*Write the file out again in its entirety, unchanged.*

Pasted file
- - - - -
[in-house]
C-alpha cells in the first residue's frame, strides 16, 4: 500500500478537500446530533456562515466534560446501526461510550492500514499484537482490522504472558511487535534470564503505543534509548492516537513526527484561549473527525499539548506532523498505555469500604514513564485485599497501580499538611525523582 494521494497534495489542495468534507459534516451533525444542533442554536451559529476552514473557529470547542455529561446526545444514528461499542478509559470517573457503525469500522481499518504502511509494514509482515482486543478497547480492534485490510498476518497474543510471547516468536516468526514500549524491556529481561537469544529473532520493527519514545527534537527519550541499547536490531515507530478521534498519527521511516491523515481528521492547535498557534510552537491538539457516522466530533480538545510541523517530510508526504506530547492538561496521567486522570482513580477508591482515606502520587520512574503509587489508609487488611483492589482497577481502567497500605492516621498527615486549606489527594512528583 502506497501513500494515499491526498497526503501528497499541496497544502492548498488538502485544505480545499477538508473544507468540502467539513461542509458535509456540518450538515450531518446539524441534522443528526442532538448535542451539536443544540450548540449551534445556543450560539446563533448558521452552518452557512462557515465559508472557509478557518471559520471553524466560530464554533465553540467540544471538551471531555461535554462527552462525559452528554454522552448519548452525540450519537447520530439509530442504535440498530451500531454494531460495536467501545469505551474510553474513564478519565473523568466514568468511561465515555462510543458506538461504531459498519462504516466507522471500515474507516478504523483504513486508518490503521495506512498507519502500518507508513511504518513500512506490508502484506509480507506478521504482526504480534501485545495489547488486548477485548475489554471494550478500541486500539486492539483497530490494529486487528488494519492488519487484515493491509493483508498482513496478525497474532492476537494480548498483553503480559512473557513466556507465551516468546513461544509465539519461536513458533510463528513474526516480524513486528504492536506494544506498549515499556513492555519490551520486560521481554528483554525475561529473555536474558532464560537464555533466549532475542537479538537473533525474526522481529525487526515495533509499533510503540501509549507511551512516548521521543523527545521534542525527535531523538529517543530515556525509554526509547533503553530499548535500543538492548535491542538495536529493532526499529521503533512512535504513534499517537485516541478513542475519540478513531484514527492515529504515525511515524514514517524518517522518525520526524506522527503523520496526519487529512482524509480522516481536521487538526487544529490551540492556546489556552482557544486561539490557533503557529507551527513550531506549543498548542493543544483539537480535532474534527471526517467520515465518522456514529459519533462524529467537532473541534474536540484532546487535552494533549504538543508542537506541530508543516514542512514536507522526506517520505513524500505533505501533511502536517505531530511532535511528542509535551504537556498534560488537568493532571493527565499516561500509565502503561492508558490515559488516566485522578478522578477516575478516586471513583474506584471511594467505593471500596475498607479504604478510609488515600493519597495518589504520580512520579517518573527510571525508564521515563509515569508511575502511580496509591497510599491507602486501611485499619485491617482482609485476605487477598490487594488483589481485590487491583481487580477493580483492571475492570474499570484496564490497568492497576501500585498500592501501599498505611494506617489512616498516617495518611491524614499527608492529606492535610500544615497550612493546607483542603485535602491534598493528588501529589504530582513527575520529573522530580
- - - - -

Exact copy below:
[in-house]
C-alpha cells in the first residue's frame, strides 16, 4: 500500500478537500446530533456562515466534560446501526461510550492500514499484537482490522504472558511487535534470564503505543534509548492516537513526527484561549473527525499539548506532523498505555469500604514513564485485599497501580499538611525523582 494521494497534495489542495468534507459534516451533525444542533442554536451559529476552514473557529470547542455529561446526545444514528461499542478509559470517573457503525469500522481499518504502511509494514509482515482486543478497547480492534485490510498476518497474543510471547516468536516468526514500549524491556529481561537469544529473532520493527519514545527534537527519550541499547536490531515507530478521534498519527521511516491523515481528521492547535498557534510552537491538539457516522466530533480538545510541523517530510508526504506530547492538561496521567486522570482513580477508591482515606502520587520512574503509587489508609487488611483492589482497577481502567497500605492516621498527615486549606489527594512528583 502506497501513500494515499491526498497526503501528497499541496497544502492548498488538502485544505480545499477538508473544507468540502467539513461542509458535509456540518450538515450531518446539524441534522443528526442532538448535542451539536443544540450548540449551534445556543450560539446563533448558521452552518452557512462557515465559508472557509478557518471559520471553524466560530464554533465553540467540544471538551471531555461535554462527552462525559452528554454522552448519548452525540450519537447520530439509530442504535440498530451500531454494531460495536467501545469505551474510553474513564478519565473523568466514568468511561465515555462510543458506538461504531459498519462504516466507522471500515474507516478504523483504513486508518490503521495506512498507519502500518507508513511504518513500512506490508502484506509480507506478521504482526504480534501485545495489547488486548477485548475489554471494550478500541486500539486492539483497530490494529486487528488494519492488519487484515493491509493483508498482513496478525497474532492476537494480548498483553503480559512473557513466556507465551516468546513461544509465539519461536513458533510463528513474526516480524513486528504492536506494544506498549515499556513492555519490551520486560521481554528483554525475561529473555536474558532464560537464555533466549532475542537479538537473533525474526522481529525487526515495533509499533510503540501509549507511551512516548521521543523527545521534542525527535531523538529517543530515556525509554526509547533503553530499548535500543538492548535491542538495536529493532526499529521503533512512535504513534499517537485516541478513542475519540478513531484514527492515529504515525511515524514514517524518517522518525520526524506522527503523520496526519487529512482524509480522516481536521487538526487544529490551540492556546489556552482557544486561539490557533503557529507551527513550531506549543498548542493543544483539537480535532474534527471526517467520515465518522456514529459519533462524529467537532473541534474536540484532546487535552494533549504538543508542537506541530508543516514542512514536507522526506517520505513524500505533505501533511502536517505531530511532535511528542509535551504537556498534560488537568493532571493527565499516561500509565502503561492508558490515559488516566485522578478522578477516575478516586471513583474506584471511594467505593471500596475498607479504604478510609488515600493519597495518589504520580512520579517518573527510571525508564521515563509515569508511575502511580496509591497510599491507602486501611485499619485491617482482609485476605487477598490487594488483589481485590487491583481487580477493580483492571475492570474499570484496564490497568492497576501500585498500592501501599498505611494506617489512616498516617495518611491524614499527608492529606492535610500544615497550612493546607483542603485535602491534598493528588501529589504530582513527575520529573522530580